It is more difficult to work with than typical translucent window films because it is polycarbonate - it is a bit stiff and harder to apply, requires more skill. Needless to say, weeding those tiny beads of film on the flowers was agony - can  you see, there as some that actually remain within the negative flower shape (right side bottom). Aaaahhhh.
But is worked nicely so I am content.

The pattern was inspired by a lovely decorative motive I had found on an awesome blog I follow for years: http://printpattern.blogspot.ca/
I strongly recommend this site. It showcase a multitude of - exactly: print and pattern work for textiles, wallcoverings, stationery, ceramics - you name it.
Work by designers, illustrators, artists mostly from UK, US and Scandinavia, well all over the place...
And by all means - look into the old posts, there is a goldmine of inspiration and goodies to buy.

For example, can you resist this?
(images below form the Print and Pattern blog.)

Yup,  you've seen some of those patterns those at IKEA.

Isn't this beautiful?!?

3 Jan 2012

The Plantagenets - visual genealogy

King Richard III when he looked more alive
vs the Kings earthly remains in Leister UK
One of my very interesting, older clients,
Mr. Gaunt enjoys a pedigree of documented records and compiled by his great grandfather notary, some Mr. Langstaff, who from what I understand the meanders of it, Gaunts were distantly related, although himself not a descendant of the Gaunt lineage.
In brief, my client's lineage is so so long, it reaches beyond the times of Shakespeare. And, I dear say, to what I see - his English lineage is  perhaps more English that I wouldn't dare say whose...
Although.... I've heard a descendant of the English king Richard III, the last Plantagenet, now living in Canada (the relative, not the king, dummy)  is now being investigated by mitochondrial DNA testing.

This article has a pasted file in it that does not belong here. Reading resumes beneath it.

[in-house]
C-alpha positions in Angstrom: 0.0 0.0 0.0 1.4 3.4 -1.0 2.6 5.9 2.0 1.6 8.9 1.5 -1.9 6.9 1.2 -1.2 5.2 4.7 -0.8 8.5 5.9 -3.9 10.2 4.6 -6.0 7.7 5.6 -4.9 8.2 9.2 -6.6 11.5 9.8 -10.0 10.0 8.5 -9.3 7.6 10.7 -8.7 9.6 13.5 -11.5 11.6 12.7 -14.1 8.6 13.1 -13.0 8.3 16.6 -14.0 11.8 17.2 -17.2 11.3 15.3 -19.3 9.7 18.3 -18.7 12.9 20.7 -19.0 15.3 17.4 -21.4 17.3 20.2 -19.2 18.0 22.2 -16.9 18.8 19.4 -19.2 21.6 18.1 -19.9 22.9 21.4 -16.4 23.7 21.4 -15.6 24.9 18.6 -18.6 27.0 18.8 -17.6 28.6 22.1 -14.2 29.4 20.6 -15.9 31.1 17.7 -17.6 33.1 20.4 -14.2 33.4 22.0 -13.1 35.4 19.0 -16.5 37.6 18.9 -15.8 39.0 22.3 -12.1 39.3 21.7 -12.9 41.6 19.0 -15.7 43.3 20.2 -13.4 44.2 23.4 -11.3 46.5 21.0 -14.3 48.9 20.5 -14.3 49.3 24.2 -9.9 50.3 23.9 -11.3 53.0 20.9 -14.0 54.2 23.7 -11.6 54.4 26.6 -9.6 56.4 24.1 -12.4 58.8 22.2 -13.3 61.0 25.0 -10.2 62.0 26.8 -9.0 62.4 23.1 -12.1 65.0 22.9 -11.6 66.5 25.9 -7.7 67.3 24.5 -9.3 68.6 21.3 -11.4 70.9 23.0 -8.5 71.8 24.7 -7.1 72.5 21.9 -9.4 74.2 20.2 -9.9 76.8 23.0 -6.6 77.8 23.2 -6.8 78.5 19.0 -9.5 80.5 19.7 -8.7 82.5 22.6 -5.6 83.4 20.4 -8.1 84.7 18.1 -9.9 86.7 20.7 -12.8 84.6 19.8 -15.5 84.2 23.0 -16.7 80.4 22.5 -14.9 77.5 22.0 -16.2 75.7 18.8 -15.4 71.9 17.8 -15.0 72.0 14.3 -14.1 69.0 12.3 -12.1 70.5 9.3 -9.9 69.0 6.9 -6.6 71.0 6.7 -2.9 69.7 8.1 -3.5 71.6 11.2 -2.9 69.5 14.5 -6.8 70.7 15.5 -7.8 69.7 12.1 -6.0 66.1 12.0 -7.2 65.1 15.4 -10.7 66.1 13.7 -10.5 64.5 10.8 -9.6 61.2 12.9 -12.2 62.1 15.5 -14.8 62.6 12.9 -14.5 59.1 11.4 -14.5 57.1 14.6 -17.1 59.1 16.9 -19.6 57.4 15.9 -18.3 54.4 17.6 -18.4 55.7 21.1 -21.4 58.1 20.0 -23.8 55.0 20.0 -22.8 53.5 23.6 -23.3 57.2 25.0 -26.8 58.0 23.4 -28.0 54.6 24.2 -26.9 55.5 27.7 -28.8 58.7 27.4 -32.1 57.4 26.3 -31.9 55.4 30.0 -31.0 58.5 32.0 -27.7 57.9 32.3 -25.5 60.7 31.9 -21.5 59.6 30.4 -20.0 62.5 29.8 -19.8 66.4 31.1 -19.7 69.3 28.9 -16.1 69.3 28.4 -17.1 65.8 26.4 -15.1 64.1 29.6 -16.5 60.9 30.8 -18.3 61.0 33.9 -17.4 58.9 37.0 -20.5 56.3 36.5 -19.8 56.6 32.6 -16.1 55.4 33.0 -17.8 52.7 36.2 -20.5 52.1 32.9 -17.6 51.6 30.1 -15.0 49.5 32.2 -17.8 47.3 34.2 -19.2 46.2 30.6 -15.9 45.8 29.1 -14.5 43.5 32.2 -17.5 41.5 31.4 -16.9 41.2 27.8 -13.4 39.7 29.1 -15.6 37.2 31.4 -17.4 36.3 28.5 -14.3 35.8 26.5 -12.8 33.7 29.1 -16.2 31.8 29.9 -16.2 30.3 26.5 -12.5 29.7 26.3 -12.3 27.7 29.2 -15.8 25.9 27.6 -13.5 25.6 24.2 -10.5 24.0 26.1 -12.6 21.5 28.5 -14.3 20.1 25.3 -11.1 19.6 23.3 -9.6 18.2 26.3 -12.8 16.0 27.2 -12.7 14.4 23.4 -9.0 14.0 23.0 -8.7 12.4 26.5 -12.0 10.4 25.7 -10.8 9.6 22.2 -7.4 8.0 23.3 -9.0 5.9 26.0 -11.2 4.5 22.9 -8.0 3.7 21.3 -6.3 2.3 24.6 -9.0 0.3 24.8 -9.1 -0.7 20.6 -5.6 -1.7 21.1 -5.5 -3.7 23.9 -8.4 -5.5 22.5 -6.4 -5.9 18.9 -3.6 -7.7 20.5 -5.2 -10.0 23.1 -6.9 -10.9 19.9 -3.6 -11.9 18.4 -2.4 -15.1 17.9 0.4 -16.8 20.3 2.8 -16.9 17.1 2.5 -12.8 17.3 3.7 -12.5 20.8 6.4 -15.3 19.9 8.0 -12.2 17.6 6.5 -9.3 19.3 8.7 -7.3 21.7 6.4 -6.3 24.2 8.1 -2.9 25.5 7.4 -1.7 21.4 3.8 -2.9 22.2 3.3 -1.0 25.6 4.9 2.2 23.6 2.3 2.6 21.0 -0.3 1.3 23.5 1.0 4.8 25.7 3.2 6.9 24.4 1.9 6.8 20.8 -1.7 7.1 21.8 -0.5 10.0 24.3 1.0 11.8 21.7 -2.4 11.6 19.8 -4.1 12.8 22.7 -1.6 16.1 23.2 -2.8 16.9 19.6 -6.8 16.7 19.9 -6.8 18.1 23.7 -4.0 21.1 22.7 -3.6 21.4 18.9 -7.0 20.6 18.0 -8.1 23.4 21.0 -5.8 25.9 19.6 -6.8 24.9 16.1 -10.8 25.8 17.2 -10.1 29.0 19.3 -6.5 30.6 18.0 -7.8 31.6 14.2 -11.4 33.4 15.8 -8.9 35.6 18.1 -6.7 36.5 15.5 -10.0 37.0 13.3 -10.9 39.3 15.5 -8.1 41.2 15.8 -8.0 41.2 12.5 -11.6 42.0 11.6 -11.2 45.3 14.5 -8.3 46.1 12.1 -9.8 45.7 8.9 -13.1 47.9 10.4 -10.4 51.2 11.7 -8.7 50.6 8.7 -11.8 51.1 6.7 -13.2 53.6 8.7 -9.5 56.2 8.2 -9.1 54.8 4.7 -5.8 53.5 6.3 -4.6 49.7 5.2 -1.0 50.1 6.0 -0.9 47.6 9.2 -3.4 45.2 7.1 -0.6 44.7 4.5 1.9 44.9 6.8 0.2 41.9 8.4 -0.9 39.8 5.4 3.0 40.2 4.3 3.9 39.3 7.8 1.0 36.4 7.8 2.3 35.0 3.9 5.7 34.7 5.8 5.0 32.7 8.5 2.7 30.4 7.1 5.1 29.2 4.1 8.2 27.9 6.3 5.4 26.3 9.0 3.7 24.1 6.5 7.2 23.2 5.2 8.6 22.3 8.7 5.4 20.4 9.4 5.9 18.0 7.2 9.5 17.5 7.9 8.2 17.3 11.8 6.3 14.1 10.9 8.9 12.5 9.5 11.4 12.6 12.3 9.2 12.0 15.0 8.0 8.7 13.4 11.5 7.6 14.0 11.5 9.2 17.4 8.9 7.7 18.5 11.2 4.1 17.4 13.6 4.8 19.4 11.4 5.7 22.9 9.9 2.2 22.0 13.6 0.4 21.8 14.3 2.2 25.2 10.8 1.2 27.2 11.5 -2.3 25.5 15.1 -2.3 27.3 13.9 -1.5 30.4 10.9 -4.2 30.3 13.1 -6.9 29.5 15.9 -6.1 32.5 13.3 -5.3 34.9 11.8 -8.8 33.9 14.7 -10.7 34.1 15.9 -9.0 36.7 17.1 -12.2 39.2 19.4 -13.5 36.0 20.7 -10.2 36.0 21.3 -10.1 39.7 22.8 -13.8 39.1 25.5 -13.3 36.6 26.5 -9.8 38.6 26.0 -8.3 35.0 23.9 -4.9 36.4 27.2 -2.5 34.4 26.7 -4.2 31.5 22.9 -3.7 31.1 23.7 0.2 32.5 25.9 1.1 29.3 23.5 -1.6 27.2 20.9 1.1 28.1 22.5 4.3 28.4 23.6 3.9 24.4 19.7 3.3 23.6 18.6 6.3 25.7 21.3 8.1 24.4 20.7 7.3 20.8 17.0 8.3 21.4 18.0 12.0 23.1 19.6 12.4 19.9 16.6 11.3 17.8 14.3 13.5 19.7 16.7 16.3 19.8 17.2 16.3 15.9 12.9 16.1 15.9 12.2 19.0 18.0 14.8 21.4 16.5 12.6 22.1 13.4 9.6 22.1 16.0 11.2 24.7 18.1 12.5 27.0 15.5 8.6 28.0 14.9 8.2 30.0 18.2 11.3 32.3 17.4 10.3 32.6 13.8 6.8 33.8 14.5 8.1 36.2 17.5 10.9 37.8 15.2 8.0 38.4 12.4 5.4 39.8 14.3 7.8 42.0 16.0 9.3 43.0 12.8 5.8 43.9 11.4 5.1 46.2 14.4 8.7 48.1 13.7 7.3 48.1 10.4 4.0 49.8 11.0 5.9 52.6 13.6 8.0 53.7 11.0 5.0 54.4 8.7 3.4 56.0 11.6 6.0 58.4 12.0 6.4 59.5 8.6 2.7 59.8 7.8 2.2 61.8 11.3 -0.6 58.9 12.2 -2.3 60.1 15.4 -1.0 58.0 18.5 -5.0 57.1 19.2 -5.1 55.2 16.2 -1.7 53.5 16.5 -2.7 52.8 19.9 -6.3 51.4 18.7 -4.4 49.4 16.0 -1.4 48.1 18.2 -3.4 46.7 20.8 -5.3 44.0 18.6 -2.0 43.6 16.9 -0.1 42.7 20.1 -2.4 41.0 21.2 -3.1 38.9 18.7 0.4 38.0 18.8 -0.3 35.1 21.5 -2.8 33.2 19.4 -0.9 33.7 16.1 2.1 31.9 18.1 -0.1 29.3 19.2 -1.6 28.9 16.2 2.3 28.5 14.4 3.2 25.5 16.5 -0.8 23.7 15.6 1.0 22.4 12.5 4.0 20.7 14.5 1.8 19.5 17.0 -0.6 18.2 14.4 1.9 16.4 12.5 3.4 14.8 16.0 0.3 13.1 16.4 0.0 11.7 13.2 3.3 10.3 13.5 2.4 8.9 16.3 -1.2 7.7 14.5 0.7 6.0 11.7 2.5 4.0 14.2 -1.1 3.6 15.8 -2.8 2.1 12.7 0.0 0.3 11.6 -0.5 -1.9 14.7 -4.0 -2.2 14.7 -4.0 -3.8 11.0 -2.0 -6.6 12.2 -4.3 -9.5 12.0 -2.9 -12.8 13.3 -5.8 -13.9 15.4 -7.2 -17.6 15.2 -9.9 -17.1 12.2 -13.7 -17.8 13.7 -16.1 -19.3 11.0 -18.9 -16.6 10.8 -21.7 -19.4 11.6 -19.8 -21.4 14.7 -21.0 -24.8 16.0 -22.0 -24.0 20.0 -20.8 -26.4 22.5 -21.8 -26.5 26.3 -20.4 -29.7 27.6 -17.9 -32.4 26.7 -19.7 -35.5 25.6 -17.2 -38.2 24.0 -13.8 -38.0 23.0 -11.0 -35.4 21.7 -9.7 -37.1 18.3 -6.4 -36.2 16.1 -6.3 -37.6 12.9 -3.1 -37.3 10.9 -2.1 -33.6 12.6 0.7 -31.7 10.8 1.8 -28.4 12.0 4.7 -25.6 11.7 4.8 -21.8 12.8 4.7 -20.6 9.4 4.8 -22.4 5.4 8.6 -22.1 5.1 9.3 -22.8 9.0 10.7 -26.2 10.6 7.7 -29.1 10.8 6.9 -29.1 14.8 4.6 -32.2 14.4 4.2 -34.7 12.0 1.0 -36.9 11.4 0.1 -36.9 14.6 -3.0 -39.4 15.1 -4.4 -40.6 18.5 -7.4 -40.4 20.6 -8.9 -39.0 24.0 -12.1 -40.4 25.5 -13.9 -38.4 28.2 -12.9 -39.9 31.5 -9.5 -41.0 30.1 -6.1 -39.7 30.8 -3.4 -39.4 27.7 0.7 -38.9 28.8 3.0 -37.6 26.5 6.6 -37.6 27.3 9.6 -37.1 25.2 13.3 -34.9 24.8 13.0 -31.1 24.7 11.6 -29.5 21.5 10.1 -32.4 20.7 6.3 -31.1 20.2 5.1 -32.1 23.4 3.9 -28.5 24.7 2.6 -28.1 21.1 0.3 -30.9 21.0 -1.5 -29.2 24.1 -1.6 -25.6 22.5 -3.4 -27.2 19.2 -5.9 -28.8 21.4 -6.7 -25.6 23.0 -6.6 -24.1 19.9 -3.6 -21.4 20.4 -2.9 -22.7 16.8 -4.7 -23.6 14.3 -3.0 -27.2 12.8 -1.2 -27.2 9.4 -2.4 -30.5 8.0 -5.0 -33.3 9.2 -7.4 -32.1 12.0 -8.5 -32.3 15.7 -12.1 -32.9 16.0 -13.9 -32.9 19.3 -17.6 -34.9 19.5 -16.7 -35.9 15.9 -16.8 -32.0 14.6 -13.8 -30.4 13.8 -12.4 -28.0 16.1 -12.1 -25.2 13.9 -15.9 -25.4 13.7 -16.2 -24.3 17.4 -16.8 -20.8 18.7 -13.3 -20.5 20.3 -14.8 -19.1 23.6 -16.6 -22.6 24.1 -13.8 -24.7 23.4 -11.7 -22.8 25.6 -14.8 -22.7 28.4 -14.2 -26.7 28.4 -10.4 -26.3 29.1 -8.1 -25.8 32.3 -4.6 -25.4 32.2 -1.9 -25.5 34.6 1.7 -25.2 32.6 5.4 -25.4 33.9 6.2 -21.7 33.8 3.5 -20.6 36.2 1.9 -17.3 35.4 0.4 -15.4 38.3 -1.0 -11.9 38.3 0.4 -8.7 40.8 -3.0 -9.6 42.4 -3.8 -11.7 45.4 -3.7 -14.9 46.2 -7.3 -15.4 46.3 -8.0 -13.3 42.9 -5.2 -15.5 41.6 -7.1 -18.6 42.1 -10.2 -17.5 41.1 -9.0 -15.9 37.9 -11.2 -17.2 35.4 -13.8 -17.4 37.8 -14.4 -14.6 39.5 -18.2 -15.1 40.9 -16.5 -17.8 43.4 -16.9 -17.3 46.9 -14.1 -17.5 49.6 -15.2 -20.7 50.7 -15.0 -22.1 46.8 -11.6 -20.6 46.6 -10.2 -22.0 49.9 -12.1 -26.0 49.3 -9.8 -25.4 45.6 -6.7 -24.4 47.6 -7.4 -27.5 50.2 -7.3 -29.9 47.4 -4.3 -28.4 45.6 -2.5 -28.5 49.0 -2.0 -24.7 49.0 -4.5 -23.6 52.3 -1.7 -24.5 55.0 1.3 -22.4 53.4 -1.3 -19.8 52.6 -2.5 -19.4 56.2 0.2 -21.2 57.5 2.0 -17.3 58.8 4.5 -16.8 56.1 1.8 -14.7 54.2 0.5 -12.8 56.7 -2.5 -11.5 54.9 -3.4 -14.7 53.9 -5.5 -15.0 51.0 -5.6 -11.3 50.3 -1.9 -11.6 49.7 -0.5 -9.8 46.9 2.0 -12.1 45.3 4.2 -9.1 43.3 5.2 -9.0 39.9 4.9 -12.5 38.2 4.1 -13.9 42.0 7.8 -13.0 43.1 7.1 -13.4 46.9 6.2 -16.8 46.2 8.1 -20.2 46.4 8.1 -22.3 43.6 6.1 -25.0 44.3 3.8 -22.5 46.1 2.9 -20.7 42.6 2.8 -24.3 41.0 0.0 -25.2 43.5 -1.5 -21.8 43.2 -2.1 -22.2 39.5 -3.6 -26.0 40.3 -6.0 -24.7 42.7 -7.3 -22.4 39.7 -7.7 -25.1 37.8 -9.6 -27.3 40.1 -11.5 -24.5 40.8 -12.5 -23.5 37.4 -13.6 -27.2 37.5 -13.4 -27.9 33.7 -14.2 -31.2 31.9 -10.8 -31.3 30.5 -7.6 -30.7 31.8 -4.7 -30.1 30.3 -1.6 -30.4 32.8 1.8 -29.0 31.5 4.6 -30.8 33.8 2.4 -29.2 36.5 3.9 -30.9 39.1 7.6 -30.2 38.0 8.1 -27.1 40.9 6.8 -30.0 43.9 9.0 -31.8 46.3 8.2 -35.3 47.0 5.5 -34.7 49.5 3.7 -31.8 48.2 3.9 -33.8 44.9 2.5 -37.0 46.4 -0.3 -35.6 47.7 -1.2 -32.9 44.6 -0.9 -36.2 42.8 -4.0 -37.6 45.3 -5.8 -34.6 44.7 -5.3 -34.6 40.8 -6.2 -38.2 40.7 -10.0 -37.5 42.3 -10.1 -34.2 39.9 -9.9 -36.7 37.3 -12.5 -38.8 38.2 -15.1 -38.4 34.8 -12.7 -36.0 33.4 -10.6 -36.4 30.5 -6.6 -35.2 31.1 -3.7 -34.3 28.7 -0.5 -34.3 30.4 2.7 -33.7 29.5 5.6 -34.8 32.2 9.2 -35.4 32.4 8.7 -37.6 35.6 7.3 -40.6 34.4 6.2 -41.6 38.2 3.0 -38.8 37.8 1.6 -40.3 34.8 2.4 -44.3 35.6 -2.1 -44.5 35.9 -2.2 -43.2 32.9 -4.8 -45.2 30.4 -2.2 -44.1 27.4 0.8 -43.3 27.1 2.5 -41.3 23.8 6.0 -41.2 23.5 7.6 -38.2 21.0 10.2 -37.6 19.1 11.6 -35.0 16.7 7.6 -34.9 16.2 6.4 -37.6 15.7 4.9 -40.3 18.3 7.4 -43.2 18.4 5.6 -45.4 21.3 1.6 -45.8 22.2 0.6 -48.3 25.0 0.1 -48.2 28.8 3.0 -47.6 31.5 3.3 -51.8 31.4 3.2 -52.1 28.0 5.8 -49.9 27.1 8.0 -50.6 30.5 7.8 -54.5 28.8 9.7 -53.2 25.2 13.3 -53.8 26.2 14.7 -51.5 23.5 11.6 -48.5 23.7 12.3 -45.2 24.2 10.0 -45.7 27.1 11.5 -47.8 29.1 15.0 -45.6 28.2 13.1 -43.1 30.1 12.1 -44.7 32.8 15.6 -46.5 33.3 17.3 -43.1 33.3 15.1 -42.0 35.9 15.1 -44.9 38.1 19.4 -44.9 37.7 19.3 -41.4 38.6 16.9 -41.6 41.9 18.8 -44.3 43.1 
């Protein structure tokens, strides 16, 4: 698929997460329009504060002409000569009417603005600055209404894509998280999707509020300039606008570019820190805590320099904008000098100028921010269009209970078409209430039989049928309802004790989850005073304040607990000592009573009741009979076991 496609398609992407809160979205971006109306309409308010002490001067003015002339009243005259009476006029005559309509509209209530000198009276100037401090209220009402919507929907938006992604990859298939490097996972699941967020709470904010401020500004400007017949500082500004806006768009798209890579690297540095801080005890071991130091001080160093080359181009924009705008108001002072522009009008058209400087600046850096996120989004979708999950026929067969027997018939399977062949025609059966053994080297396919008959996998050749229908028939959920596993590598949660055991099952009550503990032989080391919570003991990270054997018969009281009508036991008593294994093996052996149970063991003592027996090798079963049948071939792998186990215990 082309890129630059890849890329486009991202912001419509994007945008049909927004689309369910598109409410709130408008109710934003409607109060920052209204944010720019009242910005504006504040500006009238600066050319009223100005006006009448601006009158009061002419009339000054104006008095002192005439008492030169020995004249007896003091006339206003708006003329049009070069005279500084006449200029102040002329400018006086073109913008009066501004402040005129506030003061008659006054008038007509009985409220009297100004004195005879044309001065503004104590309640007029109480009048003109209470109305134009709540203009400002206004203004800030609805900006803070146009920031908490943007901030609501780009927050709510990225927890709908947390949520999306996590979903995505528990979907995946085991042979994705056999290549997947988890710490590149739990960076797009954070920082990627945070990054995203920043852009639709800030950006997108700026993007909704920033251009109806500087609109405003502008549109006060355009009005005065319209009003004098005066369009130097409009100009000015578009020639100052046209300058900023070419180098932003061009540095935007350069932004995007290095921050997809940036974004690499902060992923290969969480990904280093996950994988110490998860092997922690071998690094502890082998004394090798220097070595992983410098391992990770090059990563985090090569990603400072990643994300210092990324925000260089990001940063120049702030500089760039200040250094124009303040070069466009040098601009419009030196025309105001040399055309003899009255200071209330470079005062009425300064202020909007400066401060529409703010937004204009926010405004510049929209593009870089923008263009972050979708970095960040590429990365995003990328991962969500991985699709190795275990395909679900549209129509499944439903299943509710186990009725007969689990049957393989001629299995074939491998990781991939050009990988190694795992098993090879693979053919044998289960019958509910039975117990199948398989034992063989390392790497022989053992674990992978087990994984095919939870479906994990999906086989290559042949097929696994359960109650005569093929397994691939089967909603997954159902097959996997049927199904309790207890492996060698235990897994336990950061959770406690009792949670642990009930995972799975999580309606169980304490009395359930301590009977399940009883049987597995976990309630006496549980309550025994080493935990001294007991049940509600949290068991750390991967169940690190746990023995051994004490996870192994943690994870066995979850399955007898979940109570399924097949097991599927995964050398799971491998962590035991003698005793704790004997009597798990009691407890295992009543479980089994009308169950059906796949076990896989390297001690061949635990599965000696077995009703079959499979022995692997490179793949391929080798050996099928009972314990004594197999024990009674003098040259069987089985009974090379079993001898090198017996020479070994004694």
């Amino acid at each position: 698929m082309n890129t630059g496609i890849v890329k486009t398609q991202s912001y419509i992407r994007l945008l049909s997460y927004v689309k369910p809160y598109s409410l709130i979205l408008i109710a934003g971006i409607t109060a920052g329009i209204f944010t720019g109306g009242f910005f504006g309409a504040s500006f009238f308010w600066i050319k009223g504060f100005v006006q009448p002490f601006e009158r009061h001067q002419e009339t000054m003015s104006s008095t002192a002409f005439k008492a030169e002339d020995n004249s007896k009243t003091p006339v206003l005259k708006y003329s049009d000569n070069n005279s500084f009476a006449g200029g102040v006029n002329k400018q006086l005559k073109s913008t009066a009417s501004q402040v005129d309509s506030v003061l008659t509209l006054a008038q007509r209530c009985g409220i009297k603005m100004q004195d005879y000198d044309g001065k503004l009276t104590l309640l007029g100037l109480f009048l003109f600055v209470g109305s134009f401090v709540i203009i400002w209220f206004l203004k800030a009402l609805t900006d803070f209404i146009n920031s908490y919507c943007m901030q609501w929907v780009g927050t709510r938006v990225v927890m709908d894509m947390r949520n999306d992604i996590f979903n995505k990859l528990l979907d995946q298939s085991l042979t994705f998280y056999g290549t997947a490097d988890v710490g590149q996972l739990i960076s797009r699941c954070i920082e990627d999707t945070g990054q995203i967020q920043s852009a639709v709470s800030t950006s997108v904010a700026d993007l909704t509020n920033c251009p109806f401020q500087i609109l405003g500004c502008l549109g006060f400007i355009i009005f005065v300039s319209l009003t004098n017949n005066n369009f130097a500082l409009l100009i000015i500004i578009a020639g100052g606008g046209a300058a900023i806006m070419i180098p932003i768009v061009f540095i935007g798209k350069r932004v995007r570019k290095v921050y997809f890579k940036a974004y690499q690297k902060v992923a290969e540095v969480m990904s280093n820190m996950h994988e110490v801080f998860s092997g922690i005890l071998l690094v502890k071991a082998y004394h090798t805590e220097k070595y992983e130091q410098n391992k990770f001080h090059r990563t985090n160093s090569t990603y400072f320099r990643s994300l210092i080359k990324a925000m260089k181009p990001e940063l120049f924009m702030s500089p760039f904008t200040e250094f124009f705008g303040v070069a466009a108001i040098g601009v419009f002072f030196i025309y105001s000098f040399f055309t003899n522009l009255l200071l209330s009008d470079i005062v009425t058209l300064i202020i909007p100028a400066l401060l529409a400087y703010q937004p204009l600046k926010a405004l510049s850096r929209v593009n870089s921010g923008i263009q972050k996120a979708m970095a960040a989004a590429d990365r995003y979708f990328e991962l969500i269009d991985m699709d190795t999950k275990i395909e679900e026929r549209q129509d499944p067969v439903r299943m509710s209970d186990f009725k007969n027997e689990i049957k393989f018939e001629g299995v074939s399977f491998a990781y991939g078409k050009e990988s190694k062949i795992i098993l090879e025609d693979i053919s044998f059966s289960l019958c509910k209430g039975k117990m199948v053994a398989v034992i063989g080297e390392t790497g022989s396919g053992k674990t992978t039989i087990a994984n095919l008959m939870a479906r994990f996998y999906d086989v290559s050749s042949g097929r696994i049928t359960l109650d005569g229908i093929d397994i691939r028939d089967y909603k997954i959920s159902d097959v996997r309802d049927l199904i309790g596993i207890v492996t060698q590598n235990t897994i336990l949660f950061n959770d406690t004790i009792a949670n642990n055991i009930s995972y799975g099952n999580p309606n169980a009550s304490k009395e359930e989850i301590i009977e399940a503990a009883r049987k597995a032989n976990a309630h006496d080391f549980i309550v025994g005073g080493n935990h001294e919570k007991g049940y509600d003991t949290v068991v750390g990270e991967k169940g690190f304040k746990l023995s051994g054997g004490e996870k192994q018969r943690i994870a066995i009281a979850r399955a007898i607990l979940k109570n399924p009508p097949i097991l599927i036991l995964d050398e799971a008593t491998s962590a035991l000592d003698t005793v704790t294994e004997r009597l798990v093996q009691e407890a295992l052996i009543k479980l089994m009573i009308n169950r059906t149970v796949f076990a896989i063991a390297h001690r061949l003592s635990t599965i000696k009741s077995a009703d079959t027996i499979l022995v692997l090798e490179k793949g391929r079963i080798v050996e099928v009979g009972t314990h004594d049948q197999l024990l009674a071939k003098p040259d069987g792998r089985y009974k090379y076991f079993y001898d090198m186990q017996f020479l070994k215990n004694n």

Wow, that's so cool!

(f/National Post)
Memento Mori

formidable looking (f/Wikipedia)
For more fun - here is John of Gaunt to whom, my client, allegedly is/.may be connected. He is too looking formidably, also a Plantagenet.

For my clients project - The Gaunts of Midland I have printed very large sheets of detailed entries of the family lineage. The records were compiled years earlier by my clients father who being a printer himself took to setting type and produced several copies this enormously detailed poster.

My client's wish was to reproduce existing poster in multiple copies, make numerous corrections and amendments to his father's copy and to add a couple of lines of generations who came to life since the initial poster was printed.

The interesting details were the descriptive blurbs by persons (like the aforementioned Mr. Langstaff and Mr. Atwood) compiled and commented on the records.

Also, a wonderful navigational tool was included by the original printer - Mr. Gaunt's father - it was simple Chronology of English Kings placed on the left extended margin of the spreadsheet.
This enormously helped to locate in the reader's mind where given people were in the scope of larger history.
Although tempted, we did not include any illustrations - only few family crests, such as Gaunt or Mayott, so the body of the original layout will be preserved.
The amount of detailed records was massive so retyping for new layout formatting was out of the question - the room for error was too grave, many records look very similar with minute differences.
So I decided to scan the large sheet in sectors, combine those in photo editor, such as Photoshop and add new entries later.
Even combining the scans was a bit tricky - with age large sheets of paper shrink and expand unevenly, the lines connecting the levels of records were not very even when you seen closely.
Quite a bit of mending was necessary. Also, certain parts of the whole sheets were type set in a bit different times with slightly different font bits than the rest, differently inked and so on.
Working with exposure levels helped to even out the appearance of the type, the colour of the new entries made in QuarkXpress was set not as black but certain percentage of it.

The final sheets of the limited edition of the expanded and appended The Midland Gaunts was printed at about 30" x 40" on 180g archival Somerset Velvet, packed in wider radius shipping tubes and furnished with a pair of white gloves for viewing that would comply with good archival practice.